A Humbling Conviction

by Joann Neuroth

Last week brought me a humbling, and at the same time encouraging, experience. I woke one
morning with what I think early Quakers might have termed a “conviction” experience: a palm-
to-forehead groan accompanied by “Oh no, Joann – you did it again. You were THAT PERSON
you don’t want to be.” I had just remembered an exchange from the previous evening’s
Worship & Ministry committee meeting in a new light. Probably, in fact, a new Light. And I
knew with certainty that I needed to repent and repair. See what I mean by “humbling?”

My meeting was just coming off a lively and engaged closing retreat from our 2023 Faithful
Meetings pilot engagement. And ironically, the committee was reflecting and appreciating how
much of the day’s energy and authenticity could be attributed to hearing more diverse voices
than we’re used to: New people were speaking up in questioning and even challenging ways.
Long time regulars were admitting to doubts about things we’ve taken for granted. People for
whom zoom/hybrid worship has been a lifeline were surprised and thoughtful about realizing
that for others there has been a cost to technology’s presence in our sacred space. People who
pride themselves on Quakers’ lack of “rules” heard from others who’d run into them that there
are indeed expectations we hold, and that it would behoove us to be more clear about them.
Opportunities for dialogue and mutual listening were opening up, and instead of trying to line
up and defend one side or the other alternative, people were asking for more organized
chances to explore, listen, sit with and learn from our differences.

Into the middle of that committee discussion, another committee member voiced a viewpoint
sharply different from mine. Did I welcome it and invite others to explore it in the spirit we
were celebrating? I did not. I whirled and pretty much swatted her down. Without feeling any
conscious anger or resistance or impulse to dominate, I reflexively and simply wanted to correct
her. Luckily, she didn’t wilt under my onslaught and with the help of others in the room we
made our way to “both-and.” I hadn’t even noticed anything awry. But on the next morning’s
awakening, I was convicted. My Inner Teacher has pointed this out before, and I know in what
Faith and Play calls “the Deep Deep Place” that for me, dwelling closer to Spirit involves taming
my self-confident, pro-active, solution-oriented self with a good dose of openness and curiosity
and willingness to co-create. And I’d forgotten it again.

Here’s where the “encouraging” part begins. I didn’t waste any time on shame, denial or
regret. I’m more able to remember nowadays that being available to Spirit means bringing my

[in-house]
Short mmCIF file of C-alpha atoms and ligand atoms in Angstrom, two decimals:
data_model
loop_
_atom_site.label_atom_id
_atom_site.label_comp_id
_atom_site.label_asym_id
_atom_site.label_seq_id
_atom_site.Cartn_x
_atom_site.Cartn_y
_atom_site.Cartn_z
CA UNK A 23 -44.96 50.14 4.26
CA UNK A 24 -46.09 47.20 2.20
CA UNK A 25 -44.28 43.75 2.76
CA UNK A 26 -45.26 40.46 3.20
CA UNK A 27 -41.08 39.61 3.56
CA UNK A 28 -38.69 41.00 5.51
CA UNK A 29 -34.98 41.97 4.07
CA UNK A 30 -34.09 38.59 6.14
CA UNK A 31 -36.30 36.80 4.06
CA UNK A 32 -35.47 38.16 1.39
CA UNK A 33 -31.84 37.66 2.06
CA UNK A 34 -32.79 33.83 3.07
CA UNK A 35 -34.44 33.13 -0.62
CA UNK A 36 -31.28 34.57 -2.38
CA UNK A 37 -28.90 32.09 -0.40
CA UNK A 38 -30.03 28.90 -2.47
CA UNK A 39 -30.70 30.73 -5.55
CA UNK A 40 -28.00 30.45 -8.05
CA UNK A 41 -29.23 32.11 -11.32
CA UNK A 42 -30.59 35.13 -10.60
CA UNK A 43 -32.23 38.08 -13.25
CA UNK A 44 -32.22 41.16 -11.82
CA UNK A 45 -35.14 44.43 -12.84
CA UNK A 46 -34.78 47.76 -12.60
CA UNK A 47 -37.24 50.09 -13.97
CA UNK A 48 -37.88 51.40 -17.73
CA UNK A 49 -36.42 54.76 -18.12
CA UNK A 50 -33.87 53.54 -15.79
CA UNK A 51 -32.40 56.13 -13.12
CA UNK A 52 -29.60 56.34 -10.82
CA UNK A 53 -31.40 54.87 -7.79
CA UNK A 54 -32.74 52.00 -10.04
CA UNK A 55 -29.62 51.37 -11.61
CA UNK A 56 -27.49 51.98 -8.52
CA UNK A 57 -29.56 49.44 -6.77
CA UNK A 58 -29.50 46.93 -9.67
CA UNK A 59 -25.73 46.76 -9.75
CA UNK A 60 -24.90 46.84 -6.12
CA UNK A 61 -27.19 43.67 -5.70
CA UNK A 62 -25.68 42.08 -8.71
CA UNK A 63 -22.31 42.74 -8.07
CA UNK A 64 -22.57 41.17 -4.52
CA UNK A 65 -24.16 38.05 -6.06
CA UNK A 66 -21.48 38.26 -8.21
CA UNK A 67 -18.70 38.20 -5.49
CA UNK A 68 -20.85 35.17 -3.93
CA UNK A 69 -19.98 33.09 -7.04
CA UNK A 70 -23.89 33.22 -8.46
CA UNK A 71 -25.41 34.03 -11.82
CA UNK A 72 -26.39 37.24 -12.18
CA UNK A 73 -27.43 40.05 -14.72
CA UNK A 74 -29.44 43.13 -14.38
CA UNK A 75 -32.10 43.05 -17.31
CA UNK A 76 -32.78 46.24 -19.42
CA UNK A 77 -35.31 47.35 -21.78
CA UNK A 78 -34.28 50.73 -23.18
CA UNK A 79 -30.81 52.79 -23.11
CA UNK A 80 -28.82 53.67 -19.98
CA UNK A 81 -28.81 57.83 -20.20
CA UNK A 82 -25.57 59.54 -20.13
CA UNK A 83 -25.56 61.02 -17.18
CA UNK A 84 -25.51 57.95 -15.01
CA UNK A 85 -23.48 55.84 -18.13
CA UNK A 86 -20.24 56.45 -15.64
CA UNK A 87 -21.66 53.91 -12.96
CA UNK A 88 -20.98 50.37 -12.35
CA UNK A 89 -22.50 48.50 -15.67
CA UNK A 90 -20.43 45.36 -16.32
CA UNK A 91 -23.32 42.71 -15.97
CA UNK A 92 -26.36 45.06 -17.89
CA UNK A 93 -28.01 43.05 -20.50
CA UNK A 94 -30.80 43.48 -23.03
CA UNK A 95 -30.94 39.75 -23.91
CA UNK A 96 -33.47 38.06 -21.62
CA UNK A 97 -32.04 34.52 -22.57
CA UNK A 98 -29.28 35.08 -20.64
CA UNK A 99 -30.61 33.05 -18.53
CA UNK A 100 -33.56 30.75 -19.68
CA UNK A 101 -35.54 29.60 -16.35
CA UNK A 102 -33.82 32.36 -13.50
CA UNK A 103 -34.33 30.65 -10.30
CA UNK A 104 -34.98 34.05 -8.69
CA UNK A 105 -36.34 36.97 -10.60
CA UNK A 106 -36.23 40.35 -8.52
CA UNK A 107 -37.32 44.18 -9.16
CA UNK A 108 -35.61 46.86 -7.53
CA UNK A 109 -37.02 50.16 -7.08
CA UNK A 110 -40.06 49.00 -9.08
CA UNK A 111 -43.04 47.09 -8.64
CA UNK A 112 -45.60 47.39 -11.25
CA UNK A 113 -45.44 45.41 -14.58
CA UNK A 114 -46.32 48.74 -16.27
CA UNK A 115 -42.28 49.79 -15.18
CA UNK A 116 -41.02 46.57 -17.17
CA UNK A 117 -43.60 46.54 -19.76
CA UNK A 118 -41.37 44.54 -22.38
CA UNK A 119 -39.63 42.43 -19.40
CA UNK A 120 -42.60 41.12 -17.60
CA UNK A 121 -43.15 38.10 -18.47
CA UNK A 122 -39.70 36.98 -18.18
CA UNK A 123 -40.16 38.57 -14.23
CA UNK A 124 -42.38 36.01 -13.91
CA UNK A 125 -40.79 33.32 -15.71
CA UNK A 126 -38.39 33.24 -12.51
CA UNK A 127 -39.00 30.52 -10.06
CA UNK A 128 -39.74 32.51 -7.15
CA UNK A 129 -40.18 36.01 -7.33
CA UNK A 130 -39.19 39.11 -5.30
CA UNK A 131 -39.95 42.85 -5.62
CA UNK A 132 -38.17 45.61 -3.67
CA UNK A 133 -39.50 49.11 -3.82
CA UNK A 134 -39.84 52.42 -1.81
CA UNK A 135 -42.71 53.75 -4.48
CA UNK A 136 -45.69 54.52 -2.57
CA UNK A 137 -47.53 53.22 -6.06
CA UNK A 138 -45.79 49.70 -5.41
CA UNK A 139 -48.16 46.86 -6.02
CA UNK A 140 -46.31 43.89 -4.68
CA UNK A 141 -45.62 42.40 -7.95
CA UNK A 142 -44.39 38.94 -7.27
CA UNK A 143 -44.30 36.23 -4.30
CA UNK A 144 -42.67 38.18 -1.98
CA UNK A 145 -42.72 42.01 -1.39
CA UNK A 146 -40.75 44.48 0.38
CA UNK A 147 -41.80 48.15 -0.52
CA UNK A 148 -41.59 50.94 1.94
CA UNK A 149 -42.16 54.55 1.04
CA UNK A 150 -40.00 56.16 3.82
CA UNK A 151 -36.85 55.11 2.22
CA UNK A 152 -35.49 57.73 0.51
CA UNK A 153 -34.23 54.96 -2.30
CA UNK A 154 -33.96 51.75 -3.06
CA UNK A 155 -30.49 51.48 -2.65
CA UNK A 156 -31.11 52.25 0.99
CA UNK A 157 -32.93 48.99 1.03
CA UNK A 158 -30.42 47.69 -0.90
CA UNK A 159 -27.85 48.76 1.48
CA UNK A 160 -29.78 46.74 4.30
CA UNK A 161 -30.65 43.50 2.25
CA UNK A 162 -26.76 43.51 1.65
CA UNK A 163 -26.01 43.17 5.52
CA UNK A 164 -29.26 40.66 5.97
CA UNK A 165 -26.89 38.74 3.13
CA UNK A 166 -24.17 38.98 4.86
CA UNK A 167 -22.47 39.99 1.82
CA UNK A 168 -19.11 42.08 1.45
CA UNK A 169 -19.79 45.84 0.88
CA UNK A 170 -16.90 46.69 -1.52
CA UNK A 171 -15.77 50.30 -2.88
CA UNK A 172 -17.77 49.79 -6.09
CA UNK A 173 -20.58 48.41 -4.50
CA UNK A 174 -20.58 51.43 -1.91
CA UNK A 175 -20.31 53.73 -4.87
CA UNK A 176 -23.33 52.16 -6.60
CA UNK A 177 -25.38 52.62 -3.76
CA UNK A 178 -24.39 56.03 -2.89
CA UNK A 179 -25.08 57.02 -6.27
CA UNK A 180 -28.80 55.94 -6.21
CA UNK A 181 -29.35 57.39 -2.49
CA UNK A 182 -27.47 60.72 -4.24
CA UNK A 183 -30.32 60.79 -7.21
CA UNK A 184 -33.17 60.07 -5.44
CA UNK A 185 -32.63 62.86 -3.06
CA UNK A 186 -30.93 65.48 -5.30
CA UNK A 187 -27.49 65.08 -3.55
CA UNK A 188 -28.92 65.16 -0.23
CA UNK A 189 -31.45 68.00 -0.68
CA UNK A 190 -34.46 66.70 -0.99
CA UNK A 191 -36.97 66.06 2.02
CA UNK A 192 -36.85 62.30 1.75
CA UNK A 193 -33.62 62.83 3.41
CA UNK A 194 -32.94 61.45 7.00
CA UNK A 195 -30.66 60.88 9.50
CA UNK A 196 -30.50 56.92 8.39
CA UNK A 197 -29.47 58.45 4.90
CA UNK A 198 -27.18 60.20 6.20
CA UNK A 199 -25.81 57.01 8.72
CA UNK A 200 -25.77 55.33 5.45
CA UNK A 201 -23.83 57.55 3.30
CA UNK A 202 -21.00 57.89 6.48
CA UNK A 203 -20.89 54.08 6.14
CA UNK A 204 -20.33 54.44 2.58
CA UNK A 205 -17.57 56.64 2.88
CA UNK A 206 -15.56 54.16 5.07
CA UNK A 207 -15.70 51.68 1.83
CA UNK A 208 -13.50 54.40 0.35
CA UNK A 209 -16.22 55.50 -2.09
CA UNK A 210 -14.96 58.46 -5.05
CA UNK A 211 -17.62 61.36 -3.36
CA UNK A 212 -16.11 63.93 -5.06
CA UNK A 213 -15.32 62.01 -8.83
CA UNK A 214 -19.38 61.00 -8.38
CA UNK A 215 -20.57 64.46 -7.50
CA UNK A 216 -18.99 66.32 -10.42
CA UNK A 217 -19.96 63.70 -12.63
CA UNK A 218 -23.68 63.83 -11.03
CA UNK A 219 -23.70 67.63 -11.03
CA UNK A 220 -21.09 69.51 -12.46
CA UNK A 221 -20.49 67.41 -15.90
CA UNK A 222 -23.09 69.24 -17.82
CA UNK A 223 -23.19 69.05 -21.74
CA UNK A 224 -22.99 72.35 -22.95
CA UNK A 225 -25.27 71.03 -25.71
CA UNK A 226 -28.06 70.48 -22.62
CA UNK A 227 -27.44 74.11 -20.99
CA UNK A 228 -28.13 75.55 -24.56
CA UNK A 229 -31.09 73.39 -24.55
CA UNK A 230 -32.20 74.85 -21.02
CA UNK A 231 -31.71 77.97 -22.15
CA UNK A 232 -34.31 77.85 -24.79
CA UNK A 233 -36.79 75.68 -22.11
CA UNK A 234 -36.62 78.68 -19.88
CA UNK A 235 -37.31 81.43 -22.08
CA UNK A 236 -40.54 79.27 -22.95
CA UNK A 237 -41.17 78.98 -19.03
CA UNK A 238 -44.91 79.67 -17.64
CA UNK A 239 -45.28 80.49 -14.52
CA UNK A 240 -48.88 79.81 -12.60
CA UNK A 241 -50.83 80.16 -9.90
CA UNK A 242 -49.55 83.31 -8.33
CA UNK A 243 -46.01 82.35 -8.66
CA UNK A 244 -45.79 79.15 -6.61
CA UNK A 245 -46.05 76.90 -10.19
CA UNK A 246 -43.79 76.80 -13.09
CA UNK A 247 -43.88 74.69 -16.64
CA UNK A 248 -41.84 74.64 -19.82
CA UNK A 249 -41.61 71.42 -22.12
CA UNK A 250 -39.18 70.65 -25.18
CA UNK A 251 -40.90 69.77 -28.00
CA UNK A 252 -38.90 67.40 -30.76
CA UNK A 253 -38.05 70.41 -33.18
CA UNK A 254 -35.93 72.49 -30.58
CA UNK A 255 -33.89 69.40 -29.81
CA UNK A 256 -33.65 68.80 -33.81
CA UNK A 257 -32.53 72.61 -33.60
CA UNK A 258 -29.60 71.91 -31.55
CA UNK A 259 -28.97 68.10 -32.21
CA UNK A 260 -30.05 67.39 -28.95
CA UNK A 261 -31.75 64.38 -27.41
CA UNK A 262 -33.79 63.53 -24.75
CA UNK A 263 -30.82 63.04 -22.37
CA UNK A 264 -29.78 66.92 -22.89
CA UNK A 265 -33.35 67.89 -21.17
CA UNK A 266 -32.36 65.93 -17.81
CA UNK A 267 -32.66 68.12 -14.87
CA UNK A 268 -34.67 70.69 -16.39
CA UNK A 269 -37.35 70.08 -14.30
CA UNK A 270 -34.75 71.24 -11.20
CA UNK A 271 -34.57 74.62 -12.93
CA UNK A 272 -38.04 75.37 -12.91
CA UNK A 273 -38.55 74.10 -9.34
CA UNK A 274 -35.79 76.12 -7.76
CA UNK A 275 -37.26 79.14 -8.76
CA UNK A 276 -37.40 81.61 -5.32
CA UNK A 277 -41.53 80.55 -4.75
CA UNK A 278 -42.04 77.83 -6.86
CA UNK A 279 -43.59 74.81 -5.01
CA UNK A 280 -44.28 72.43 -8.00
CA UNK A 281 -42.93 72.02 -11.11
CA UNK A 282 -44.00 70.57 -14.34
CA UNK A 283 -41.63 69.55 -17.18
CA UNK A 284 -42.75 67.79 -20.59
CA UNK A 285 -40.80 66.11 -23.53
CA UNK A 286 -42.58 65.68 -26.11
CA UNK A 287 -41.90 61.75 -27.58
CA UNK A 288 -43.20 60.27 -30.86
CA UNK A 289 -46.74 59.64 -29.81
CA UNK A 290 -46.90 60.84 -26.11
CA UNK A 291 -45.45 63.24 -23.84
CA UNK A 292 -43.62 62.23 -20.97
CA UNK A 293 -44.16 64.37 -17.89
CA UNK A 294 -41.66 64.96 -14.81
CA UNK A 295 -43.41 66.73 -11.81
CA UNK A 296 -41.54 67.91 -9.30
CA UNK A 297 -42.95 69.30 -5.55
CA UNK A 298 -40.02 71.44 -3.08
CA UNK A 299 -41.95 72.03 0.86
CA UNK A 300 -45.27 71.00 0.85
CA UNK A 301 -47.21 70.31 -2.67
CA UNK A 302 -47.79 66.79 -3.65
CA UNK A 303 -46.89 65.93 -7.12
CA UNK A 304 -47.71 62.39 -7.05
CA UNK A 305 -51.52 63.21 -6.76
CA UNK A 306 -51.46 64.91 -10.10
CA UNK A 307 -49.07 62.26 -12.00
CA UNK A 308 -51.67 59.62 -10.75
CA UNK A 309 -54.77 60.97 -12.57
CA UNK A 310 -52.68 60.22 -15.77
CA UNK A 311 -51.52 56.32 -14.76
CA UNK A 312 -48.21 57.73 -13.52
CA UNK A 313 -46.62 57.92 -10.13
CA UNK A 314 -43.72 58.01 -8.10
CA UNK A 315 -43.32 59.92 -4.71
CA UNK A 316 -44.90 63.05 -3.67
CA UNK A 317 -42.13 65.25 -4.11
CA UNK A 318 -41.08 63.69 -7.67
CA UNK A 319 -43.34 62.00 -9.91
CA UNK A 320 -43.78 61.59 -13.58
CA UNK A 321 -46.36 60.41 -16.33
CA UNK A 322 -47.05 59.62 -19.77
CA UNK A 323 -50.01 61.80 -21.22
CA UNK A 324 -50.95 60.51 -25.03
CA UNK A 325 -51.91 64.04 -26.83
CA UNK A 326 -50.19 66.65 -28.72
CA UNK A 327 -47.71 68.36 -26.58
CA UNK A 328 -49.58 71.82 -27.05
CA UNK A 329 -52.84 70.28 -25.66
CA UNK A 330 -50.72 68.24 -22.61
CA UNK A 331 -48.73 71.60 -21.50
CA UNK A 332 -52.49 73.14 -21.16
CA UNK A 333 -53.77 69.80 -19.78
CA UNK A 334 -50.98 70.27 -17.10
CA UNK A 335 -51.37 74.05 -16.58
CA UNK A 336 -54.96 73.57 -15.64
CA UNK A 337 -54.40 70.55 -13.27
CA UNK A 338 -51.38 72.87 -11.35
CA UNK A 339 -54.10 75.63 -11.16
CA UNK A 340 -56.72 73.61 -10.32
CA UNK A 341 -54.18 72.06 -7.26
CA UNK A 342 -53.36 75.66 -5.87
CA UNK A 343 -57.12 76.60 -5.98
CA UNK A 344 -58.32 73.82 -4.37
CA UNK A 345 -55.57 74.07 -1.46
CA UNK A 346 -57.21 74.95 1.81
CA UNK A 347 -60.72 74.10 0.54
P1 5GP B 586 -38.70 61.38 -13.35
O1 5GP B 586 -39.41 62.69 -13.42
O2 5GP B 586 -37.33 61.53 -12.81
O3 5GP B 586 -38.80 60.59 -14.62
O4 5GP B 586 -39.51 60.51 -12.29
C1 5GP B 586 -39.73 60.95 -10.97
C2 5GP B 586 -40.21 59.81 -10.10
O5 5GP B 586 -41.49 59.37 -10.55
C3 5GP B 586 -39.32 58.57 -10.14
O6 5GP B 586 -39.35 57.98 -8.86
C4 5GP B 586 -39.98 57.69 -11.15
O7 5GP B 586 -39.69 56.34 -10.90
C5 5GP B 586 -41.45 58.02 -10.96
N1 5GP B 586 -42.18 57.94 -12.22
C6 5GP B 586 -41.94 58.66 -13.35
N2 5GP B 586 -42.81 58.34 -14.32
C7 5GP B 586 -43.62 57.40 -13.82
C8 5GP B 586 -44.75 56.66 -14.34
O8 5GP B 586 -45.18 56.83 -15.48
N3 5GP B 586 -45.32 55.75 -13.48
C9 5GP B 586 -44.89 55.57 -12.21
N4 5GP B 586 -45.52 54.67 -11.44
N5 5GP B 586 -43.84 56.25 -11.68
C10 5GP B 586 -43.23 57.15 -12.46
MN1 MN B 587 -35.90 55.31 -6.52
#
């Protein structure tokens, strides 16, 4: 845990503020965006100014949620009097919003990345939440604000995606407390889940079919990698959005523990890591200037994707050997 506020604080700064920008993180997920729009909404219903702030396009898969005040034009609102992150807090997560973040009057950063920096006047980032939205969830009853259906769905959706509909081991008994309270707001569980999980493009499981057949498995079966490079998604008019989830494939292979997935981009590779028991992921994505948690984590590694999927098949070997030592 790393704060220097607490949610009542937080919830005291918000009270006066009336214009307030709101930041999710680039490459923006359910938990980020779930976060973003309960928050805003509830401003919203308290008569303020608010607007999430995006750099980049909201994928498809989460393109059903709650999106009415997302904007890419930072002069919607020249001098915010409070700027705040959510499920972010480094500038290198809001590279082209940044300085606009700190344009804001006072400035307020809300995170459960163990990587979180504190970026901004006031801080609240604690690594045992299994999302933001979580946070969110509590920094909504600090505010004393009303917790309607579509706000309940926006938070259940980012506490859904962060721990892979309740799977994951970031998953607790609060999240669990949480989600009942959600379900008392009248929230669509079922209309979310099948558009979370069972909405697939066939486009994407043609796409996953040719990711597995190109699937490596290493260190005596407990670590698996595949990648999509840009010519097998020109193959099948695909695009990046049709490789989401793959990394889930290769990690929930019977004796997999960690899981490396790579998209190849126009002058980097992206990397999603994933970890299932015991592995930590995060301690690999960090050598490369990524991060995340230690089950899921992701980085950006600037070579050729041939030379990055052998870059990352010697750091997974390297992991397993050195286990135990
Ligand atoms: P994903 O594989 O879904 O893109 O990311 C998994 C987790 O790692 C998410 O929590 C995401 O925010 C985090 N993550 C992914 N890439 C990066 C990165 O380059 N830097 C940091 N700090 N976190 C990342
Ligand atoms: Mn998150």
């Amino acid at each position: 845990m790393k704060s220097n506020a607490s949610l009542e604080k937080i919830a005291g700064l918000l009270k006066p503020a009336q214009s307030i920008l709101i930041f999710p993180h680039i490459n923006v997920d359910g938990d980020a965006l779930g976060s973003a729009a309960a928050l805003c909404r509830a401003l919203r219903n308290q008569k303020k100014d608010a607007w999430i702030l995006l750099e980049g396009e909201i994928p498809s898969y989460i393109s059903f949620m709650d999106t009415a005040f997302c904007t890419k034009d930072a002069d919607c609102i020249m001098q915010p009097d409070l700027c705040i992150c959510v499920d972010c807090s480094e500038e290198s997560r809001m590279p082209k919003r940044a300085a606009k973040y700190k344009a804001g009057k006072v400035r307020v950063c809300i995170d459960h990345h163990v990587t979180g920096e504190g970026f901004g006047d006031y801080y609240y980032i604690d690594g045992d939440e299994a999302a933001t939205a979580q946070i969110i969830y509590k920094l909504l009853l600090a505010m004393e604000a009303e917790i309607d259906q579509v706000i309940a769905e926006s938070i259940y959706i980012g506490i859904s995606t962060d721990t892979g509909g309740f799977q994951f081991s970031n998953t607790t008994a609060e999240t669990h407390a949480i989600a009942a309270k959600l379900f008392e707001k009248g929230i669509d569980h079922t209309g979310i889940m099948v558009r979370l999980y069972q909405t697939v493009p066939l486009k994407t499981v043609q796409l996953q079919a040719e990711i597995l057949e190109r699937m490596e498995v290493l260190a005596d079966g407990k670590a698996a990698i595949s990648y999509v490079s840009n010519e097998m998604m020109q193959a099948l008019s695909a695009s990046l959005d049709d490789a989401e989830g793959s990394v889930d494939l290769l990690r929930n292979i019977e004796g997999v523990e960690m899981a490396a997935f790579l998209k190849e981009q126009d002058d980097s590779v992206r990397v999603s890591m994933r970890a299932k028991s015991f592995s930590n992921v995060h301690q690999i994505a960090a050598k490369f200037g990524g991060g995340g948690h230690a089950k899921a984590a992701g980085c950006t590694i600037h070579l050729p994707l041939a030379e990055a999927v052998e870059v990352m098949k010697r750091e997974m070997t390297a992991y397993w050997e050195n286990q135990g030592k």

whole, flawed self and “growing on” from exactly where I am. So I was able to send a matter-
of-fact email to my fellow committee members thanking them for gently accommodating me,
regretting that I hadn’t found the grace to opt for curiosity instead of domination right away
and asking for their continued help to nudge me when they see me erring in this way in the
future. George Fox’s words came true for me:

Stand still in that which is pure [true], after ye see yourselves; and then mercy
comes in. After thou seest thy thoughts and temptations, do not think, but
submit; and then power comes in. Stand still in that which shows and discovers;
and then doth strength immediately come. And stand still in the Light, and
submit to it, and the other will be hushed and gone; and then contentment

The words came to me in (SotS grad) Paulette Meier’s exquisite plainsong chant, as they often
do because that’s how I’ve memorized them. You can hear Paulette’s clear alto voice chanting
them here.

May your week ahead be graced with opportunities to claim such mercy and feel the
outpouring of inner strength and power to do what you need to do from there.

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2 thoughts on “A Humbling Conviction”

  1. I so appreciate this post. I, too, am on Worship and Ministry, and I, too, often choose domination and dismissal over invitation to further discourse. This piece has given me inspiration to not waste time in shame or self-reproach. I know that Spirit wants me to “grow on” and so rather than rotate off the committee at the end of my term in March, I have agreed to continue. I’m realizing that I can’t see my shadow in my own light – it takes bumping up against others’ light to illuminate it. May we both continue to grow on with Spirit’s help. ????

    1. Yes! Your observation that one’s own shadow is where we learn reminds me of a favorite Rilke poem I was introduced to years ago by LVM of New England YM: Go To the Limits of Your Longing (https://onbeing.org/poetry/go-to-the-limits-of-your-longing/) Instead of cringing at having a shadow, the poem has God encouraging us to “Make Big Shadows I can move in.” Of course! My shadow is where I still have learning to do — where God is dancing with me.

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